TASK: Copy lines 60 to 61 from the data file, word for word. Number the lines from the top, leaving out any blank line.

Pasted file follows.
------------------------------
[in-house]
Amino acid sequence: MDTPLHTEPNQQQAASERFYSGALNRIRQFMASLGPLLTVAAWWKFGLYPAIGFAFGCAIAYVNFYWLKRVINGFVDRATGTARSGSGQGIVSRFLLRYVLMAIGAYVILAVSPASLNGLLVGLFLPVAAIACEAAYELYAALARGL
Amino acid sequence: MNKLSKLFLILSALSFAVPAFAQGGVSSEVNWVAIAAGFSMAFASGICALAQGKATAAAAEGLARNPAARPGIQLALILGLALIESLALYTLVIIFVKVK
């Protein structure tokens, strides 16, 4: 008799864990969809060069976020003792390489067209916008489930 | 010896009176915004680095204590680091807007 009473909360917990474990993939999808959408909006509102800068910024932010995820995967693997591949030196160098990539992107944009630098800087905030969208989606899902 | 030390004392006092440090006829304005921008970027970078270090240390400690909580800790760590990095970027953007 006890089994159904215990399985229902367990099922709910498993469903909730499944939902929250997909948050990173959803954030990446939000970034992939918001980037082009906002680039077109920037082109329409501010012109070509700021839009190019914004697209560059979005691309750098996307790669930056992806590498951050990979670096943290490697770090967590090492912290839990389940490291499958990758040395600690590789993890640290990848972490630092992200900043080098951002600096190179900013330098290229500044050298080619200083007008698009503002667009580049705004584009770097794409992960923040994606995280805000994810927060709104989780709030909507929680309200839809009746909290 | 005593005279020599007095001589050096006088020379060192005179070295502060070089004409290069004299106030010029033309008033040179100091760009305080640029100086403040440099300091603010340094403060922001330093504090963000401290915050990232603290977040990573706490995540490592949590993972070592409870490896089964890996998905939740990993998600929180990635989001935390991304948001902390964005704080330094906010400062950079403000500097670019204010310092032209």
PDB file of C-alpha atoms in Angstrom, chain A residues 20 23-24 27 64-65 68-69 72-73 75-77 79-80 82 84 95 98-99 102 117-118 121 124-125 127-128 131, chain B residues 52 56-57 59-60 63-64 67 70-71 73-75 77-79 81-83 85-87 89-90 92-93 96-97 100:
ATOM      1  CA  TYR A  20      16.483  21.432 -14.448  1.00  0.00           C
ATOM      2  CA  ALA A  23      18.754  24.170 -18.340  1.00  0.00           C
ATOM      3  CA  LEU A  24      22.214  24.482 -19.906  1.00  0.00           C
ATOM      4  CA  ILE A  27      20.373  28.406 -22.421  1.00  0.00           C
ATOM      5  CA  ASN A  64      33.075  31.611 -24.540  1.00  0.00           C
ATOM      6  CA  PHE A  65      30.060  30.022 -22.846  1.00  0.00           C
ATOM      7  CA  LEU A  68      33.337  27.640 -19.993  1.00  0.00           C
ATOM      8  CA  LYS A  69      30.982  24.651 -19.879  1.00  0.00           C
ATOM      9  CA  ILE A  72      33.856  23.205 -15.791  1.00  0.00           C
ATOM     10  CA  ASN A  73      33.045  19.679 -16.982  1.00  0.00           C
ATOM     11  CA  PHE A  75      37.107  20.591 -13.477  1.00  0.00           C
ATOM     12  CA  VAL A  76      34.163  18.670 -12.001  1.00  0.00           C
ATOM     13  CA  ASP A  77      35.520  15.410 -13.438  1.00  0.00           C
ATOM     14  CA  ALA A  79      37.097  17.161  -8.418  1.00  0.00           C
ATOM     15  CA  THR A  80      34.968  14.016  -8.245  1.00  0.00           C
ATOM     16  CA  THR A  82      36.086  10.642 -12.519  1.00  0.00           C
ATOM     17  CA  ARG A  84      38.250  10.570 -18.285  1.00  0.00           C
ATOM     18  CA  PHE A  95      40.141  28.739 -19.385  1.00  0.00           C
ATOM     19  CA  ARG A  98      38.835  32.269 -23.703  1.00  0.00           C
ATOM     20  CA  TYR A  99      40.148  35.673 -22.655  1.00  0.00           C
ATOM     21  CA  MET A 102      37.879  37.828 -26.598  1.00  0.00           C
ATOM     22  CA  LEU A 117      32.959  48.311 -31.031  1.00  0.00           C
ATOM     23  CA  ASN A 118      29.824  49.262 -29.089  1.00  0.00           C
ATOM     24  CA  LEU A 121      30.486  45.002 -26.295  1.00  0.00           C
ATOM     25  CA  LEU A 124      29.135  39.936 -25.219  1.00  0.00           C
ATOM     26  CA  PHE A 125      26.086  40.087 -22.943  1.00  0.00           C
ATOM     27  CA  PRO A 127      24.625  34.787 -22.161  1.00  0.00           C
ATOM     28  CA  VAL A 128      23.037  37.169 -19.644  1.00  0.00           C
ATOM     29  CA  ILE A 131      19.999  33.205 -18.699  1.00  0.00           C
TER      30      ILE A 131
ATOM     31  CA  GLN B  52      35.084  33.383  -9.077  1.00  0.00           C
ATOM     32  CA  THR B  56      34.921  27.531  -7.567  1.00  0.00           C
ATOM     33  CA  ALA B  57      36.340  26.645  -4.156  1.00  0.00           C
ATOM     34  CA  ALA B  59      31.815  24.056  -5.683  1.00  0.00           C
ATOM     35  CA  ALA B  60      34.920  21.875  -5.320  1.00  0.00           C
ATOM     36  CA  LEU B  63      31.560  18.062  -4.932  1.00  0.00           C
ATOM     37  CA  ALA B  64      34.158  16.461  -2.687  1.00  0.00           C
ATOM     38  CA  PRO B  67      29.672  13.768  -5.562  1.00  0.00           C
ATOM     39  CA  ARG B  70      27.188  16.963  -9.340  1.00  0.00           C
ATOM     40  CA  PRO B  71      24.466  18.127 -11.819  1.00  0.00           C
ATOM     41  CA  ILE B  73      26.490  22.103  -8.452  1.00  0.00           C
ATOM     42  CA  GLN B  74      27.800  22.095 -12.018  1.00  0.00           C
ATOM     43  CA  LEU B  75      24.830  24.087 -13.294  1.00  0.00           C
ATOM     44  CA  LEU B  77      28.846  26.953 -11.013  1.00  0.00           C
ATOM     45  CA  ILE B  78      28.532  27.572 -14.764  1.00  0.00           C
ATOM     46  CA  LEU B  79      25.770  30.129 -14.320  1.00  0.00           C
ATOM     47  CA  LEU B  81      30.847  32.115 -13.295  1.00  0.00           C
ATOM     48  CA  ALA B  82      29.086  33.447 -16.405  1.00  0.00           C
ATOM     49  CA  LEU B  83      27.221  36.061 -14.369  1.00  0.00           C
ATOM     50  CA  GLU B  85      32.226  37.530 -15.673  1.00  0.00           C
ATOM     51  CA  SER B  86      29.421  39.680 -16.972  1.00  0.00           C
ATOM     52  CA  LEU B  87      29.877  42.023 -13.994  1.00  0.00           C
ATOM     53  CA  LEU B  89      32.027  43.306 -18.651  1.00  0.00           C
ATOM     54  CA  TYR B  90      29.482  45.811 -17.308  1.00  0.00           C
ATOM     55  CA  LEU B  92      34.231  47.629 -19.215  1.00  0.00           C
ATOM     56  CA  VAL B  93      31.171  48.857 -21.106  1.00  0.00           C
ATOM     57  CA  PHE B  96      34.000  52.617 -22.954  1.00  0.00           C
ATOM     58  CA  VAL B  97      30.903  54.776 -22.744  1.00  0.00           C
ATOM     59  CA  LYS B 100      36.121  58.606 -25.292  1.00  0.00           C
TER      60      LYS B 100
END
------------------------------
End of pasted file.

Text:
ATOM     55  CA  LEU B  92      34.231  47.629 -19.215  1.00  0.00           C
ATOM     56  CA  VAL B  93      31.171  48.857 -21.106  1.00  0.00           C